Our native Florida Keys residents proudly call themselves “Conchs” (pronounced konks) after the hardy sea mollusk that lives in area waters — and their island home is known as the Conch Republic. Today’s blog focuses on one of our city officials, a fifth-generation Conch who plays an integral role in helping protect our island paradise.

Key West Police Chief Donie Lee

Key West Police Chief Donie Lee (right), wearing a Grand Marshal sash, marches with colleague Steve Torrence in an LGBTQ celebration in Key West.

Donald J. Lee Jr. (aka Donie Lee) joined the Key West Police Department in 1994 and, after several promotions, was appointed chief of police in 2008. The widely admired officer is also our first openly gay police chief, and joined the ranks of many other LGBTQ city officials both past and present.

Chief Lee has a staff made up of two captains, six lieutenants, eleven sergeants and dozens of officers. His department patrols the island by car, motorcycle, boat — and there’s even a mounted unit with three beautiful horses named Paco, Shmoo and Scout.

 Keys Voices: What are some of your fondest memories of growing up in Key West?

Donie Lee: I have so many great memories of growing up in Key West. Riding my bike around Key West, fishing with friends, picking Spanish limes, tamarinds, and mangoes — then selling it on the sidewalk of the Hemingway House to visitors.

KV: What were some of your inspirations for starting your career in law enforcement?

DL: Not sure about a specific inspiration but I believe I was born to do this job. Police work has always been something I have been fascinated with since childhood. I’m lucky to be living a childhood dream.

KV: As an openly gay man, did you experience any obstacles in your career path?

DL: Fortunately, I didn’t experience many challenges in my career because of my sexual orientation. I think working in Key West has a lot to do with that. We are a progressive and accepting city.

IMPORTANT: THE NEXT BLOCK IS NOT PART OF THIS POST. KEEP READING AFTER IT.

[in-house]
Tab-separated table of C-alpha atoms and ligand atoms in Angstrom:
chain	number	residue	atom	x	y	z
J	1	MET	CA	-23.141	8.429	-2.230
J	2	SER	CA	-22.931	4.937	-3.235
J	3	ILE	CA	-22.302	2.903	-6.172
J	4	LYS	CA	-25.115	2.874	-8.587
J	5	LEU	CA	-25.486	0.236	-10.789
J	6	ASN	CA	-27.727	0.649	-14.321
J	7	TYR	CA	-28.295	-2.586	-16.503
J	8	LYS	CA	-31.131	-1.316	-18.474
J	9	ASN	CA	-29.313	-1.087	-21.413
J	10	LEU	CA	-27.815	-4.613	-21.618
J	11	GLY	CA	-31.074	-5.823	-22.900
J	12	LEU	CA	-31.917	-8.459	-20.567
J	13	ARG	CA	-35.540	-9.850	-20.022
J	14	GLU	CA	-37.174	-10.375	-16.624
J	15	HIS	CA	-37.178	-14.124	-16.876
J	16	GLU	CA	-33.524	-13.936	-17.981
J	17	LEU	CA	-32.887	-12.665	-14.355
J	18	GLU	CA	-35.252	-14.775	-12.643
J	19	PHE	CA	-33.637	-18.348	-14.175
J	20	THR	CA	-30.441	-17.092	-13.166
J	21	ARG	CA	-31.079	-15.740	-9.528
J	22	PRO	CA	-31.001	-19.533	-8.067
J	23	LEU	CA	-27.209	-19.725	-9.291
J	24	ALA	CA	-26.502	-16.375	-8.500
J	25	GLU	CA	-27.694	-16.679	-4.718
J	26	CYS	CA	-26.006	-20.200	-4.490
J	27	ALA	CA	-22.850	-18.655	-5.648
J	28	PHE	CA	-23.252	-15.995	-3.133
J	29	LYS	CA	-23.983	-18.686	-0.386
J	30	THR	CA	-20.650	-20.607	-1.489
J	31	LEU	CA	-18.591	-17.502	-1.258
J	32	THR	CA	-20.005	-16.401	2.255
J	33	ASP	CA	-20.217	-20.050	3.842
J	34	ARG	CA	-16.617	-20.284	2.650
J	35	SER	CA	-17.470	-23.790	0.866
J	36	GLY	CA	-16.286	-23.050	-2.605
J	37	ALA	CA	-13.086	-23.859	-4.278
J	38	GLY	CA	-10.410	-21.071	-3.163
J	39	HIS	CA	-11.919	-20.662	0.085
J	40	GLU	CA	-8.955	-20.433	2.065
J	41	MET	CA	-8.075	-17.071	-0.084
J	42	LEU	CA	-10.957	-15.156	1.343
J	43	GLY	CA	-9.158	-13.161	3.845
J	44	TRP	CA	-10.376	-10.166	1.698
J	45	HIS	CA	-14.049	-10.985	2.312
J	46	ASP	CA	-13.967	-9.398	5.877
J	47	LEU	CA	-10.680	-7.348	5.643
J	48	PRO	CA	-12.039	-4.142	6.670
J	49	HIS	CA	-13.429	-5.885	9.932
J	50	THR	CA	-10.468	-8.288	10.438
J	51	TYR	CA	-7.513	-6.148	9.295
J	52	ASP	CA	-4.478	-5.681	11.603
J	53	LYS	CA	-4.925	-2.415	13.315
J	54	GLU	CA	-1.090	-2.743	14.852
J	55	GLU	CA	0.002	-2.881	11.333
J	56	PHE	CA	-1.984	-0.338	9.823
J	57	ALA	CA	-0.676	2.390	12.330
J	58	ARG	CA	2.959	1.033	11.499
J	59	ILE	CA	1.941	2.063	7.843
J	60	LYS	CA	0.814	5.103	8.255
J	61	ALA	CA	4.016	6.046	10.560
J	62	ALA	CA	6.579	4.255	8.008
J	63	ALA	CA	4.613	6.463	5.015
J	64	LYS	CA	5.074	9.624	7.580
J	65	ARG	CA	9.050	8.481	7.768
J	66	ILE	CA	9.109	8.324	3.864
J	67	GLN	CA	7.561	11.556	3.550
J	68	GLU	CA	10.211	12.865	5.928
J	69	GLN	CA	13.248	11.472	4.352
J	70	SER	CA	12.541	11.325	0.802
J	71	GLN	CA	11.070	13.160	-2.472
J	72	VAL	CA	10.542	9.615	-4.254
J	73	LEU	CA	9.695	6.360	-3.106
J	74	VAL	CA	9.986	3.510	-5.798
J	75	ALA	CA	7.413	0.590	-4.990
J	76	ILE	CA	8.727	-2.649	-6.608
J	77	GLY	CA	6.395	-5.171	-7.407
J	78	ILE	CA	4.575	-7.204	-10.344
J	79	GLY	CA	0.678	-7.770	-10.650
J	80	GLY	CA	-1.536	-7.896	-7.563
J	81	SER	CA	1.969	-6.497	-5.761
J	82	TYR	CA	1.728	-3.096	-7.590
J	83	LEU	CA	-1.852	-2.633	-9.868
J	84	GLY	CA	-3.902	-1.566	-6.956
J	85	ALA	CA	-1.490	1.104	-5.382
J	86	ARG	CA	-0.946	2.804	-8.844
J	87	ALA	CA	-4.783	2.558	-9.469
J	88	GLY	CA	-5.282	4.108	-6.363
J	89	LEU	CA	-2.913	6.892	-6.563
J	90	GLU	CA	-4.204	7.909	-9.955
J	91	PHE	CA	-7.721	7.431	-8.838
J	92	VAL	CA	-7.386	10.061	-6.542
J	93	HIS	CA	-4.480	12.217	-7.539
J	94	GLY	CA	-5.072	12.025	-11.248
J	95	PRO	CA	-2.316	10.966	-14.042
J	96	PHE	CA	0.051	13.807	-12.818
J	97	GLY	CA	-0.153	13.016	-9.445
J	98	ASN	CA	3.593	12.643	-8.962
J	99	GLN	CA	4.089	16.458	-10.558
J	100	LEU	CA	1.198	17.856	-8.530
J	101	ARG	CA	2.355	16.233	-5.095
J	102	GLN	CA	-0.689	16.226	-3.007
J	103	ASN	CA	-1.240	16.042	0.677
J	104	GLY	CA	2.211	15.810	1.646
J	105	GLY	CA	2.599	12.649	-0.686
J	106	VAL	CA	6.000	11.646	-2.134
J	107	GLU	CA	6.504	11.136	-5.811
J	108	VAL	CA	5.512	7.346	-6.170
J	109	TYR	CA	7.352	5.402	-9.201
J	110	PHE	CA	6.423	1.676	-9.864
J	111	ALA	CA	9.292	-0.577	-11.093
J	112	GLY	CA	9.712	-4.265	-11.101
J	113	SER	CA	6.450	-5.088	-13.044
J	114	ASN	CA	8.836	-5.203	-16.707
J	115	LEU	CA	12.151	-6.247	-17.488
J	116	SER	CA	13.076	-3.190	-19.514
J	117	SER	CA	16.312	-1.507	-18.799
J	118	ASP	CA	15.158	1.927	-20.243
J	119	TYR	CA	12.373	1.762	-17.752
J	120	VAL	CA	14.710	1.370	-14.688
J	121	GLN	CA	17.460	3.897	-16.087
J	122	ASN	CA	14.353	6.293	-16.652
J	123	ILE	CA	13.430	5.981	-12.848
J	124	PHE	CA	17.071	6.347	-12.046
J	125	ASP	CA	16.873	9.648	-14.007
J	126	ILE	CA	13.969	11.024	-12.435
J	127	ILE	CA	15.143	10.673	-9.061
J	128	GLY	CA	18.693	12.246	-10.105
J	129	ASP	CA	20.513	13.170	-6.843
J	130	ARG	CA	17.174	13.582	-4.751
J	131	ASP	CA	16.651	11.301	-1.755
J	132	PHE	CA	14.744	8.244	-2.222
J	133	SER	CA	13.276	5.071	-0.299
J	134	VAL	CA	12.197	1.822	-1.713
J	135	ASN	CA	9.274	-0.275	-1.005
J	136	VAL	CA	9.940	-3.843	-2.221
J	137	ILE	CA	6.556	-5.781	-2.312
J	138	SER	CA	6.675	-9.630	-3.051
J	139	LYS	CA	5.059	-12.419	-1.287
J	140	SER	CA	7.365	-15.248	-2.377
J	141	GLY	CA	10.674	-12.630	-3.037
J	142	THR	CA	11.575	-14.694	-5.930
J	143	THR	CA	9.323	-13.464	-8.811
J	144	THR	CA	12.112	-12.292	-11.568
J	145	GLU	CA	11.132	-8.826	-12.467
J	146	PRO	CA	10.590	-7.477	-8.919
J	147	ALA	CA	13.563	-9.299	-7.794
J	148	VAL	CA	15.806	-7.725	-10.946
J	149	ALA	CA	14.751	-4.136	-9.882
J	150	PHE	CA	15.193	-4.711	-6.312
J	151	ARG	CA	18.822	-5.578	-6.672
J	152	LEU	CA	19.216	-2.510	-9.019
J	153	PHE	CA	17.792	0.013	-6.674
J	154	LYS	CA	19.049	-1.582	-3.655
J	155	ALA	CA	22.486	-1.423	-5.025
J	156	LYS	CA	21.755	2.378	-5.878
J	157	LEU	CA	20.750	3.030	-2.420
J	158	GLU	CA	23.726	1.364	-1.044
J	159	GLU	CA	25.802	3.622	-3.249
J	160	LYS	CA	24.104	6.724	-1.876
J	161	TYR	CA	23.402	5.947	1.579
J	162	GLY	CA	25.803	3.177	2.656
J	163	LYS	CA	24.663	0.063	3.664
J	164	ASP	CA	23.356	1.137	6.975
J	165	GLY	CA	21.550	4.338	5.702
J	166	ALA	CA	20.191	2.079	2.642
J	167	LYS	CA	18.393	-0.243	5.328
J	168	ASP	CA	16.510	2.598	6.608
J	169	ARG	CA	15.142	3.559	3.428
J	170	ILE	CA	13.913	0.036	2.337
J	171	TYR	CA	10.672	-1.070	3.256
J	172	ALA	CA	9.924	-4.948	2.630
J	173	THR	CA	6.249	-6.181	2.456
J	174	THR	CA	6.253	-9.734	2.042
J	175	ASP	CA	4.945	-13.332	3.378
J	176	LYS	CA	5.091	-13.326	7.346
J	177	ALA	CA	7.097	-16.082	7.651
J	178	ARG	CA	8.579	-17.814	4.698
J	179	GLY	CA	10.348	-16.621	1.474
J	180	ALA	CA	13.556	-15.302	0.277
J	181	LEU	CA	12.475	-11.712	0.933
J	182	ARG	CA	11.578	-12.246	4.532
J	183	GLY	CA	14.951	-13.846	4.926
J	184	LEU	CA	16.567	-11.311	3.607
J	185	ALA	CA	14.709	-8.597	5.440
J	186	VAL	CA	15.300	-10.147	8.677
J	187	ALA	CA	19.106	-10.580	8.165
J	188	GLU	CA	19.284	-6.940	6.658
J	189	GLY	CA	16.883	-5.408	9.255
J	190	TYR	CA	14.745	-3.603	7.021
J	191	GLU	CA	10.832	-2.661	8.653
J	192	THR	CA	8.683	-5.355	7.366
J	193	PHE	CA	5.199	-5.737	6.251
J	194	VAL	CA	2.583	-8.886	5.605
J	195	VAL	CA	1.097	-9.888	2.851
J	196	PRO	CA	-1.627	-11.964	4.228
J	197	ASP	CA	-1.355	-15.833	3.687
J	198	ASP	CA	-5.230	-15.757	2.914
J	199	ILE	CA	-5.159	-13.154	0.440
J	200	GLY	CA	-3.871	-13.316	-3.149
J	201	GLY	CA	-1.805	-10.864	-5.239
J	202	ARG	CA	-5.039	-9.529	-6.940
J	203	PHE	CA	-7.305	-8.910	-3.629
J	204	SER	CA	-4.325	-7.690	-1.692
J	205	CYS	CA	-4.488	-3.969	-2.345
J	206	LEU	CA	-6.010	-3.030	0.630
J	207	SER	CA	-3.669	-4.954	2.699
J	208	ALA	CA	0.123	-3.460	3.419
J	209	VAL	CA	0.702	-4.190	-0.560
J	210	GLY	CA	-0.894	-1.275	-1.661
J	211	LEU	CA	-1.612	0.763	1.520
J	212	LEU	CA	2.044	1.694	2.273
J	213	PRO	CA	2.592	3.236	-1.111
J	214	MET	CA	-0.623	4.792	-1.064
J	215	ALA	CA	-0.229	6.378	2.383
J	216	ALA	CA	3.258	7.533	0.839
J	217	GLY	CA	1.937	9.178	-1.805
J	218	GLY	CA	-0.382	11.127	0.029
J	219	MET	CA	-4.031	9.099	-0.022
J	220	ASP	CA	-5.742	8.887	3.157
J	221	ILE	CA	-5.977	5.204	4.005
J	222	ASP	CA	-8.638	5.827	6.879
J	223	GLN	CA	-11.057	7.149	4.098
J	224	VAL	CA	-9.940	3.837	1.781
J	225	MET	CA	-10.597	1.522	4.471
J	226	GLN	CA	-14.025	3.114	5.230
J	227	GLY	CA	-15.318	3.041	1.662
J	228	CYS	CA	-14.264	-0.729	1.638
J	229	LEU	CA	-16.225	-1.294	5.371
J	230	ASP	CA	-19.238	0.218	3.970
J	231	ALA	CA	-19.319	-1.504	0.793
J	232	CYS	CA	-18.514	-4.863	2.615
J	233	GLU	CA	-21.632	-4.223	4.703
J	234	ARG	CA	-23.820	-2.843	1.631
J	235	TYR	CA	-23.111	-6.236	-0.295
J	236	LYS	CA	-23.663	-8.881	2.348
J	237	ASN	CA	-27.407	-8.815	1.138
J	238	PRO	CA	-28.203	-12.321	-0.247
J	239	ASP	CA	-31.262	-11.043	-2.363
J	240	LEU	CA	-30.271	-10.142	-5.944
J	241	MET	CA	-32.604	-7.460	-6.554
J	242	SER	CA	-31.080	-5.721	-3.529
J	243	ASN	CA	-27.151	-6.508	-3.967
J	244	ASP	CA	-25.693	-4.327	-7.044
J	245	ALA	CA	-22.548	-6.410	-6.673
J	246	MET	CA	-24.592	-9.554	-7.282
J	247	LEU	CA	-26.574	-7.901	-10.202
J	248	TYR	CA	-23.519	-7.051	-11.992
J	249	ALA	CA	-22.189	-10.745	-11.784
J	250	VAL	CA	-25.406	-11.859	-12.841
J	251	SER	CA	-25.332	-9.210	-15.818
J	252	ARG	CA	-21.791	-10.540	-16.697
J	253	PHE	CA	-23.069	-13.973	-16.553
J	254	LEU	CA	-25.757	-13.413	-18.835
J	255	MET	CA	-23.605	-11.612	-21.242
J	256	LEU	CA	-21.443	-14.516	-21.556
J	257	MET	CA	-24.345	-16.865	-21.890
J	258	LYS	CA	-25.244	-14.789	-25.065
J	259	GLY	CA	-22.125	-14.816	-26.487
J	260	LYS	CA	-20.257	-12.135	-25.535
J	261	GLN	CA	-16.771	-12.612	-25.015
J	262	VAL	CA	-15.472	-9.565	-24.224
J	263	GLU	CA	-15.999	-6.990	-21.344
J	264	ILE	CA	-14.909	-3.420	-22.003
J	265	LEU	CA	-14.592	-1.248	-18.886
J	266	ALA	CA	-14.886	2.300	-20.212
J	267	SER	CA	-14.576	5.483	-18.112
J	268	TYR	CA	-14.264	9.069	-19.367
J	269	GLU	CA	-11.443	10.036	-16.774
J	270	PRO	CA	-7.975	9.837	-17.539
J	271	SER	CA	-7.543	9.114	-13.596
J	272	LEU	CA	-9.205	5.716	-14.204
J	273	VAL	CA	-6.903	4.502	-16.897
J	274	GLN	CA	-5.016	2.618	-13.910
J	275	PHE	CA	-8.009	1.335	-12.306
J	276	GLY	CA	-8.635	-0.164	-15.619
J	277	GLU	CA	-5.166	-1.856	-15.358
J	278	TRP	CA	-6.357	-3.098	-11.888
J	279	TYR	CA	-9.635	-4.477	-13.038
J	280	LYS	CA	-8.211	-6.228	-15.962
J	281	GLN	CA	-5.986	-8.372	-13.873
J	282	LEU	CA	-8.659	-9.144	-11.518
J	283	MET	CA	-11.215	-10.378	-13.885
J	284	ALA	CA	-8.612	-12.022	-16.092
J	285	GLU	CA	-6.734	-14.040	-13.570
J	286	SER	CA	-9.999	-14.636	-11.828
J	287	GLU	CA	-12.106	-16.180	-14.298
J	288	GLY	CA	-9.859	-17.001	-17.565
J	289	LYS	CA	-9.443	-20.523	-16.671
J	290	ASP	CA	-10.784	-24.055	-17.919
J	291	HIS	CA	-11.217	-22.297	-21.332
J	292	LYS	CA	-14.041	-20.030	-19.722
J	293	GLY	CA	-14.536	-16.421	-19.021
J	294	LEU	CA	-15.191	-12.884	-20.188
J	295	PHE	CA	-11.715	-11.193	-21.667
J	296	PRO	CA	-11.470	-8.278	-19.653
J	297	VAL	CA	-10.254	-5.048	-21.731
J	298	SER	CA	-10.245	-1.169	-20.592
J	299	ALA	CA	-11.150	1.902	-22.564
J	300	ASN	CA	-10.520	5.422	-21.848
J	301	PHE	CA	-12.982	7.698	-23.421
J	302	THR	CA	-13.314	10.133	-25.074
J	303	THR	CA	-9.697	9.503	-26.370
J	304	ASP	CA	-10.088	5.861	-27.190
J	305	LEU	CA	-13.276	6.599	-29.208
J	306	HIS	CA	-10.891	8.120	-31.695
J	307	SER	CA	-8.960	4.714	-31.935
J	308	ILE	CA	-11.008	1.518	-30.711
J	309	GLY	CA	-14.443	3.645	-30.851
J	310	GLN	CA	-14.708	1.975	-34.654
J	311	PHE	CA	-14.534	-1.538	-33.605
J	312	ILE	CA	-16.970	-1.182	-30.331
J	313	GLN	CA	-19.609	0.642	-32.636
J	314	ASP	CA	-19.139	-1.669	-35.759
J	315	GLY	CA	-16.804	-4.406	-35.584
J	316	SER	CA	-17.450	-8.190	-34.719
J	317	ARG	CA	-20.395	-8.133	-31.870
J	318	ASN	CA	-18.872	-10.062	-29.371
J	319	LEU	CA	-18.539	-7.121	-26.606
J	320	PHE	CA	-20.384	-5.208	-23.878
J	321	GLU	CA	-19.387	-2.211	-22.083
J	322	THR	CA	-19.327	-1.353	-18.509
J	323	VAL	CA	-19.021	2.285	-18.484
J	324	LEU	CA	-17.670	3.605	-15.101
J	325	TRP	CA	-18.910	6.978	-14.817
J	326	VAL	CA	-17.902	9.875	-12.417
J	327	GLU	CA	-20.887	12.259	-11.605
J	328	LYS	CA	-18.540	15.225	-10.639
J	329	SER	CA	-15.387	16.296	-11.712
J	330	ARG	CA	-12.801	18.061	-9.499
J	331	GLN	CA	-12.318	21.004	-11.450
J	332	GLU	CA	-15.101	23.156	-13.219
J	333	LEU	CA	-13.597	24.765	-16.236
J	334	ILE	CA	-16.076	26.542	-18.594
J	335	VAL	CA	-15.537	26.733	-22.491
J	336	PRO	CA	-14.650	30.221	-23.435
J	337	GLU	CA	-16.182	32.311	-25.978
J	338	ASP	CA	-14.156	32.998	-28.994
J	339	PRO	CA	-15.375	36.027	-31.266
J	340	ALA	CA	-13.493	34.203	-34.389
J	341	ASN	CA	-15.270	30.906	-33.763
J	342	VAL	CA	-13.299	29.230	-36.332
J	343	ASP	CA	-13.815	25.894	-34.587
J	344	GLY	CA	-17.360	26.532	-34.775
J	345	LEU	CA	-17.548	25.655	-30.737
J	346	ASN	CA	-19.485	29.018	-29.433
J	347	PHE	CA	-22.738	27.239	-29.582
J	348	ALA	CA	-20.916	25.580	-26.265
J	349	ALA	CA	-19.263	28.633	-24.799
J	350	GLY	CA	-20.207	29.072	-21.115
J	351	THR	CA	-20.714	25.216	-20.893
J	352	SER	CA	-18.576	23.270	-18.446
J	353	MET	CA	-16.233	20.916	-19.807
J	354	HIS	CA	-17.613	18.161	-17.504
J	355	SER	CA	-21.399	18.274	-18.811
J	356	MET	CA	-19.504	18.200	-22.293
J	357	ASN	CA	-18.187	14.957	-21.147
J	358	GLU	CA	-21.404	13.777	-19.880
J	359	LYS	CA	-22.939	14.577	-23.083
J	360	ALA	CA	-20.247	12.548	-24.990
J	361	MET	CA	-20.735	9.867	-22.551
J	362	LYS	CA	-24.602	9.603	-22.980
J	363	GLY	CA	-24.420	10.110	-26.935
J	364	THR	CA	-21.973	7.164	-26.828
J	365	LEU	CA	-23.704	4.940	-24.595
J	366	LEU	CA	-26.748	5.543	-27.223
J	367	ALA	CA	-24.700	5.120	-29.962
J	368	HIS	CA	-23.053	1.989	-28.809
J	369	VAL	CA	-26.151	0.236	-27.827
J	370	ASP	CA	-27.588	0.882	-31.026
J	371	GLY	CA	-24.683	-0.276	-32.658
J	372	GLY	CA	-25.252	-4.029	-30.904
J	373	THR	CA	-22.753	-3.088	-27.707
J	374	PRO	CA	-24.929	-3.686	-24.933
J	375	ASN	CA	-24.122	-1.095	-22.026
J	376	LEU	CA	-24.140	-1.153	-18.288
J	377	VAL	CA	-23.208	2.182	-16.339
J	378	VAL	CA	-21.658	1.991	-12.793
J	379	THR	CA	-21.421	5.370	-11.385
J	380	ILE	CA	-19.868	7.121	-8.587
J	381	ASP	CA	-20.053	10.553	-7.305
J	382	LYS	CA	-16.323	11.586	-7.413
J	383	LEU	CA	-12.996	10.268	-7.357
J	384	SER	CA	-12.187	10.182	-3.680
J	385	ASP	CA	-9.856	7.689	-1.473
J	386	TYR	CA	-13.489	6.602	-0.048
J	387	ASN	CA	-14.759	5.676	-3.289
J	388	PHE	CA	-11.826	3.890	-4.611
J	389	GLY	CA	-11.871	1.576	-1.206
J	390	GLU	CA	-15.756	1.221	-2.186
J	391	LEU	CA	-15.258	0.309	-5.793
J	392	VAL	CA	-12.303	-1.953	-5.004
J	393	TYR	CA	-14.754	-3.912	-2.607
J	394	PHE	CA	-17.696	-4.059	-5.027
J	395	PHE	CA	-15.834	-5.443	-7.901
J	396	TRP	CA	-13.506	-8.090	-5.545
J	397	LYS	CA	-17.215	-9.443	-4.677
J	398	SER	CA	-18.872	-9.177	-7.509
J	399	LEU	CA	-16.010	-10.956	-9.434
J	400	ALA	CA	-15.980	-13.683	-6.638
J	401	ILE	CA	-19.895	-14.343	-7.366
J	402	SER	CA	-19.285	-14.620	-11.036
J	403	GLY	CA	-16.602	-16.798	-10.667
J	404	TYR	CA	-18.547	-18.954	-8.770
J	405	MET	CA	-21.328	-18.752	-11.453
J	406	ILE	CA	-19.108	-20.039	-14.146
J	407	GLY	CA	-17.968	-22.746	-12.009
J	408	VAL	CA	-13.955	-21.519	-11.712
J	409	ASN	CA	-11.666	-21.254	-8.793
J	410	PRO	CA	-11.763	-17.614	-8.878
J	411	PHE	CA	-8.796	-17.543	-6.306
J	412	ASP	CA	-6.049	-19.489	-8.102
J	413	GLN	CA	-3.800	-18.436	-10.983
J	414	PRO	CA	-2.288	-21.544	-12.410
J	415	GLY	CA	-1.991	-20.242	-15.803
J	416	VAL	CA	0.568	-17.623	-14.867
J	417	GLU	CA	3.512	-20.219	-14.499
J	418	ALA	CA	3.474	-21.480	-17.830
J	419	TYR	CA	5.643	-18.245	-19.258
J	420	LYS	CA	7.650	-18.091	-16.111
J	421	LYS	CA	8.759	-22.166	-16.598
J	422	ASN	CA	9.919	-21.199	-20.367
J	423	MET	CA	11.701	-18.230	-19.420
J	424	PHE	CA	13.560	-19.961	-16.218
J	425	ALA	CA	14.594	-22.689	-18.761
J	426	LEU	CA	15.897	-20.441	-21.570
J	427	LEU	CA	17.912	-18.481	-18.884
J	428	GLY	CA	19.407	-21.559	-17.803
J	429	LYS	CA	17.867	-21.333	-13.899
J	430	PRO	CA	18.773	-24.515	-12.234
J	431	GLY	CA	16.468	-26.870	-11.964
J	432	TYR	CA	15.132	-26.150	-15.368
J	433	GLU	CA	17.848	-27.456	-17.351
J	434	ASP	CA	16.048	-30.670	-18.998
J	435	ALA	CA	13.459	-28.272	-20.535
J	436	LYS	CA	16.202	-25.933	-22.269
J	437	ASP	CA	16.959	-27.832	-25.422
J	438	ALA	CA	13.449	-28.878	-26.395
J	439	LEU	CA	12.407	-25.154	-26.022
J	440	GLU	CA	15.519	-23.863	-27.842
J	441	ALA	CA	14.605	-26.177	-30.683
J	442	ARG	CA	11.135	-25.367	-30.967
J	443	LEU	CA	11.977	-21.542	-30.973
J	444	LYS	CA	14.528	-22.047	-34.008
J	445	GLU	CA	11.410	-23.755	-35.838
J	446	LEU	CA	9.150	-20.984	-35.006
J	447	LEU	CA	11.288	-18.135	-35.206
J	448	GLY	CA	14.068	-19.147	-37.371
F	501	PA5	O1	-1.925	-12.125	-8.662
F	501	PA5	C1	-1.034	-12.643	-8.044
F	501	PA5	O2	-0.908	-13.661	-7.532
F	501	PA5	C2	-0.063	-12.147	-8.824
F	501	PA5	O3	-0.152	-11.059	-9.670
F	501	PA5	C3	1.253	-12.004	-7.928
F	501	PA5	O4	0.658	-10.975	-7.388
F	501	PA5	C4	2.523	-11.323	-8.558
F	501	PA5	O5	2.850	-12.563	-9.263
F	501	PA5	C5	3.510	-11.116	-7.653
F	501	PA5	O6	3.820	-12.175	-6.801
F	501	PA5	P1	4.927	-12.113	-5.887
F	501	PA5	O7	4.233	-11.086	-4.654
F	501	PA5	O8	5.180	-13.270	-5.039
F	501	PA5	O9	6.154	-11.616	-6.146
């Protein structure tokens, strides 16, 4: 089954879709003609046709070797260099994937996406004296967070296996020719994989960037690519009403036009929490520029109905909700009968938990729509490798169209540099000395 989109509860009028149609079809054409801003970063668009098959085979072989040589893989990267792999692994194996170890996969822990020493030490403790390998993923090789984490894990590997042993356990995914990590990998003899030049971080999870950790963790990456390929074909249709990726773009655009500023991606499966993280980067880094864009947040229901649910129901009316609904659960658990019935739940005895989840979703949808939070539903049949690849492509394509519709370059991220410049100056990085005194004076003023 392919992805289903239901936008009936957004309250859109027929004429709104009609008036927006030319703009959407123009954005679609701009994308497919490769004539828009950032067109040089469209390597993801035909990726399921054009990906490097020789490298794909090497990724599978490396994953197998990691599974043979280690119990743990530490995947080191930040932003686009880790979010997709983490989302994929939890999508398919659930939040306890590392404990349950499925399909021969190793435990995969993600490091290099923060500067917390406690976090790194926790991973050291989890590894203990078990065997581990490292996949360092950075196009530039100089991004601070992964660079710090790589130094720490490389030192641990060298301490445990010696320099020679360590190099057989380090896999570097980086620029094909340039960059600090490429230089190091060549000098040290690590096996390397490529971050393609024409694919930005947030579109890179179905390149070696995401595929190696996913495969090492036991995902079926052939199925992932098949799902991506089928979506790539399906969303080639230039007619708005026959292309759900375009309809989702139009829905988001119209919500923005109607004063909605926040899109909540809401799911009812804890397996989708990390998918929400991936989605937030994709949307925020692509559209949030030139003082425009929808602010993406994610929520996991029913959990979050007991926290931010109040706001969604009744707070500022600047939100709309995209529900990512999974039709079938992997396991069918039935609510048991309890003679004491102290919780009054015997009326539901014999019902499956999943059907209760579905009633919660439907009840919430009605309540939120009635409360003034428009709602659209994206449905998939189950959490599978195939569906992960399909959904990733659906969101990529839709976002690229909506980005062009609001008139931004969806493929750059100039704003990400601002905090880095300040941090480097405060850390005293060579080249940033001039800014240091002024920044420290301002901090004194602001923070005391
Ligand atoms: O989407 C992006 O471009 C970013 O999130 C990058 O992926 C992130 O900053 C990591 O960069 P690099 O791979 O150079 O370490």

KV: How would you rate the Key West police department’s openness and respect for the LGBTQ community?

DL: I think our department has great respect for our LGBTQ community and I think our LGBTQ community has great respect for its police department. I wouldn’t have it any other way, being the police chief who happens to be gay! I expect all of our officers to treat all those we serve according to our core values of respect, integrity, fairness and service.

Key West police chief on horse

The chief rides one of the department’s equine “officers” in Key West’s Old Town.

KV: What are some of your favorite things to do on the island in your free time?

DL: Since we have great weather and live in paradise, I enjoy being outdoors and exercising.

KV: Are you involved any community outreach programs? What are some of your favorite local LGBTQ organizations and why?

DL: I serve as a mentor with Keys to Be the Change, Inc., at the high school. I think it is important to focus on our youth and being positive role models for them is important. I also think the Key West Business Guild is an important organization to promote businesses and continue to make Key West an attractive gay destination.

KV: Do you have any tips for “taking care in paradise” while you’re “out and about”?

DL: Slow down and be aware.

KV: What are some of your proudest accomplishments since you took the position of police chief?

DL: During the last 10 years, we have reduced the crime rate in Key West by over 50 percent. I also believe that we have earned and maintained the community’s trust and confidence in its police department through professionalism.

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